August 23 2014

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20 posts tagged "Saks Fifth Avenue"

Editor Obsessions: Junya Watanabe’s Convertible Cape Trench


Every morning,’s editors reveal their current obsessions—and where to buy them. Check out today’s pick, below.

Junya Watanabe Cape TrenchI know everyone has Resort ’15 on the brain. Heck, over here at Pitti Uomo in Florence, we’re already viewing Spring ’15. However, my mind is still focused on the season we’re currently living in, that is, Spring ’14. I have a lot of garments with aggressive shoulders and editorial sleeves—which I love dearly—but these details make layering difficult. For instance, what am I to wear over my latest voluminous Comme des Garçons acquisition when it’s raining? My usual trench smooshes the sleeves—and my look. Behold, Junya Watanabe’s cape trench, now on sale at Saks Fifth Avenue. This little number can be worn as a traditional trench or you can slip your arms through two slits in the sides and wear it as a cape. I’m officially infatuated with the surreal style. However, if you’re inclined to go for something more traditional (and/or affordable), there are some fantastic vintage options on Etsy.

Junya Watanabe Convertible Cape Trench, $1,005. Buy it now.

Photo: Via

And The 2014 International Woolmark Prize Winner Is…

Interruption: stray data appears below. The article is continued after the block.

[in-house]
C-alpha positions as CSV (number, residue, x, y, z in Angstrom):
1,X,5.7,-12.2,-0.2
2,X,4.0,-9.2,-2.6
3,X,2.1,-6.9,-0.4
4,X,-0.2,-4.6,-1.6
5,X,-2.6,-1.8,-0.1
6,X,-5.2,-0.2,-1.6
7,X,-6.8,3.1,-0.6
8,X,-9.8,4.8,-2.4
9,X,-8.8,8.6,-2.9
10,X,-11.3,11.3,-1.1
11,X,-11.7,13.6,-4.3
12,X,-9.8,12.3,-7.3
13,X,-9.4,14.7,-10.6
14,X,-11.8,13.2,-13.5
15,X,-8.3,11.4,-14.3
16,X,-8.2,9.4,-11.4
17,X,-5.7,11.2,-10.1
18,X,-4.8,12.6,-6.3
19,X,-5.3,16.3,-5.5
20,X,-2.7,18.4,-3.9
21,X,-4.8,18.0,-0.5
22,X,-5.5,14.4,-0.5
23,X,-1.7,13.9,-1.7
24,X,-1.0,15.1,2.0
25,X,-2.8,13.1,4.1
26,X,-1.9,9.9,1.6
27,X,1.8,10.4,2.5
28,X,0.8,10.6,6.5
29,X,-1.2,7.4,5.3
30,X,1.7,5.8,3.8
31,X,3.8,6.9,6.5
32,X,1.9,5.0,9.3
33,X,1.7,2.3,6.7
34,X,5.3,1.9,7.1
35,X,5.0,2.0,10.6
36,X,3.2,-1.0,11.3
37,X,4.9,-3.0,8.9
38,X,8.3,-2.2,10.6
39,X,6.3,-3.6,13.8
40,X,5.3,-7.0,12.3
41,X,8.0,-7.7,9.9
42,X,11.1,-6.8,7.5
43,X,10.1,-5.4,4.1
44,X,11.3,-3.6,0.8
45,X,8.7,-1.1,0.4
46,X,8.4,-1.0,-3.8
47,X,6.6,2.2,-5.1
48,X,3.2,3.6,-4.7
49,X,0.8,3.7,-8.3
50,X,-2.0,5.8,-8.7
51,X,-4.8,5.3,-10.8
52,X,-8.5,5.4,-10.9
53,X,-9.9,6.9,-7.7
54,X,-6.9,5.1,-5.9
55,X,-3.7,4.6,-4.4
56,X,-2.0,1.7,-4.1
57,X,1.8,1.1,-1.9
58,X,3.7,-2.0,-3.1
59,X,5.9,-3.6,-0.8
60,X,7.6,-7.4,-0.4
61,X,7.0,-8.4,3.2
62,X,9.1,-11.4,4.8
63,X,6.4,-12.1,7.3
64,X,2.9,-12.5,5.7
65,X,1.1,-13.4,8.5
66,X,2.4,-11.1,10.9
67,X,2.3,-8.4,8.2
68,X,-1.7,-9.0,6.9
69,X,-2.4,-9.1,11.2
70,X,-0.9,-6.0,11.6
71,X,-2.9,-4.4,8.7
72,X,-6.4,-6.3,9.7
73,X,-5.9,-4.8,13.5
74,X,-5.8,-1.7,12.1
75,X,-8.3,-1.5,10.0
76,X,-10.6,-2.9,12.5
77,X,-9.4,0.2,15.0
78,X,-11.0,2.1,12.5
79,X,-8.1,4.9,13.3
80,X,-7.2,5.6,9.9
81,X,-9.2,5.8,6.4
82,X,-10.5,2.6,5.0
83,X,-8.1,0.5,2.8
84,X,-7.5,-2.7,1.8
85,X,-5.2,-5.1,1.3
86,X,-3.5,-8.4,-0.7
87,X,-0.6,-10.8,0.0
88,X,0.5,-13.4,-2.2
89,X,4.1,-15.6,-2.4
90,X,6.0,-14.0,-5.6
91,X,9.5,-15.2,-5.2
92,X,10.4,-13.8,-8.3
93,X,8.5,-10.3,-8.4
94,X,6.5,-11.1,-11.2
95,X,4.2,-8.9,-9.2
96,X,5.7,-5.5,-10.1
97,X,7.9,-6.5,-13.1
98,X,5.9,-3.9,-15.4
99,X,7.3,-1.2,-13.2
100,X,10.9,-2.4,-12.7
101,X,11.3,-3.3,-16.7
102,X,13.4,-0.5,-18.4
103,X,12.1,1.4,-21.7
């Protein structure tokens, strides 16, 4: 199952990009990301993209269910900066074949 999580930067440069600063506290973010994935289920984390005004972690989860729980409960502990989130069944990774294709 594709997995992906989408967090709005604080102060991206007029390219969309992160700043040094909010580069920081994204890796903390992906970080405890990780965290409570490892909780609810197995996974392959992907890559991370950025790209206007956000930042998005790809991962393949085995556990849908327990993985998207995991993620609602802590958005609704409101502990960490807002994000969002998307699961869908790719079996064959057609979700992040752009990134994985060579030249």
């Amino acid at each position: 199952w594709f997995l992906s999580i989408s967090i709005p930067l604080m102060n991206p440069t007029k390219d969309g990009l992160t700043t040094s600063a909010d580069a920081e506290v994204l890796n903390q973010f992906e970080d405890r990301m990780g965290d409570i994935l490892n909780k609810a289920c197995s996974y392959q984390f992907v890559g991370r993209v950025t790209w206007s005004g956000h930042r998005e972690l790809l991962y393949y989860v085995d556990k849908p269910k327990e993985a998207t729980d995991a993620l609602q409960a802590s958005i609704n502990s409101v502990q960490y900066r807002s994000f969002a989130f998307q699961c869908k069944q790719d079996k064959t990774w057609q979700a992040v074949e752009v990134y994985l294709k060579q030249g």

Today in Milan, a panel of judges including’s Tim Blanks, Franca Sozzani, Angelica Cheung, Frida Giannini, Colin McDowell, and Alexa Chung selected the winner of the coveted International Woolmark Prize. Competitors included the States’ Joseph Altuzarra (who will be sending us a diary chronicling his experience), the U.K.’s Sibling, Asia’s Ffixxed, Australia’s Christopher Esber, and Rahul Mishra, who represented India and the Middle East. So which talent won the judges’ affections? That would be Mishra. Having shown a lineup focused on embroidery, the designer will take home $100,000 AU in prize money, and his Woolmark collection will be stocked in such retailers as Saks Fifth Avenue, 10 Corso Como, Harvey Nichols, and Joyce.

Photo: Courtesy of Woolmark

It’s About the Journey: Diane von Furstenberg Looks Back


DVF“Beautiful Diane. She understands women—as only a woman can. And she’s done something quite wonderful for us all by creating clothes that can turn on the man in your life without turning off his mother.” That was Saks Fifth Avenue talking, in an ad that ran in the Miami Herald in 1976. Forty years after she designed her first wrap dress, Diane von Furstenberg is celebrating with a milestone exhibition at L.A.’s historic Wilshire May Company building, the future home of the Academy Museum of Motion Pictures. DVF herself attributes her iconic dress’ success to three things: “It’s flattering. It makes you feel sexy. And it makes you feel confident.” Produced in collaboration with curator Michael Herz (formerly of Bally), production designer Stefan Beckman, and exhibition designer Bill Katz, the retrospective showcases 200 wrap dresses dating from Von Furstenberg’s first collection to “last week.” Put the old and the new side by side, as she has done in the show, and the designer says, “You can’t tell which is which.”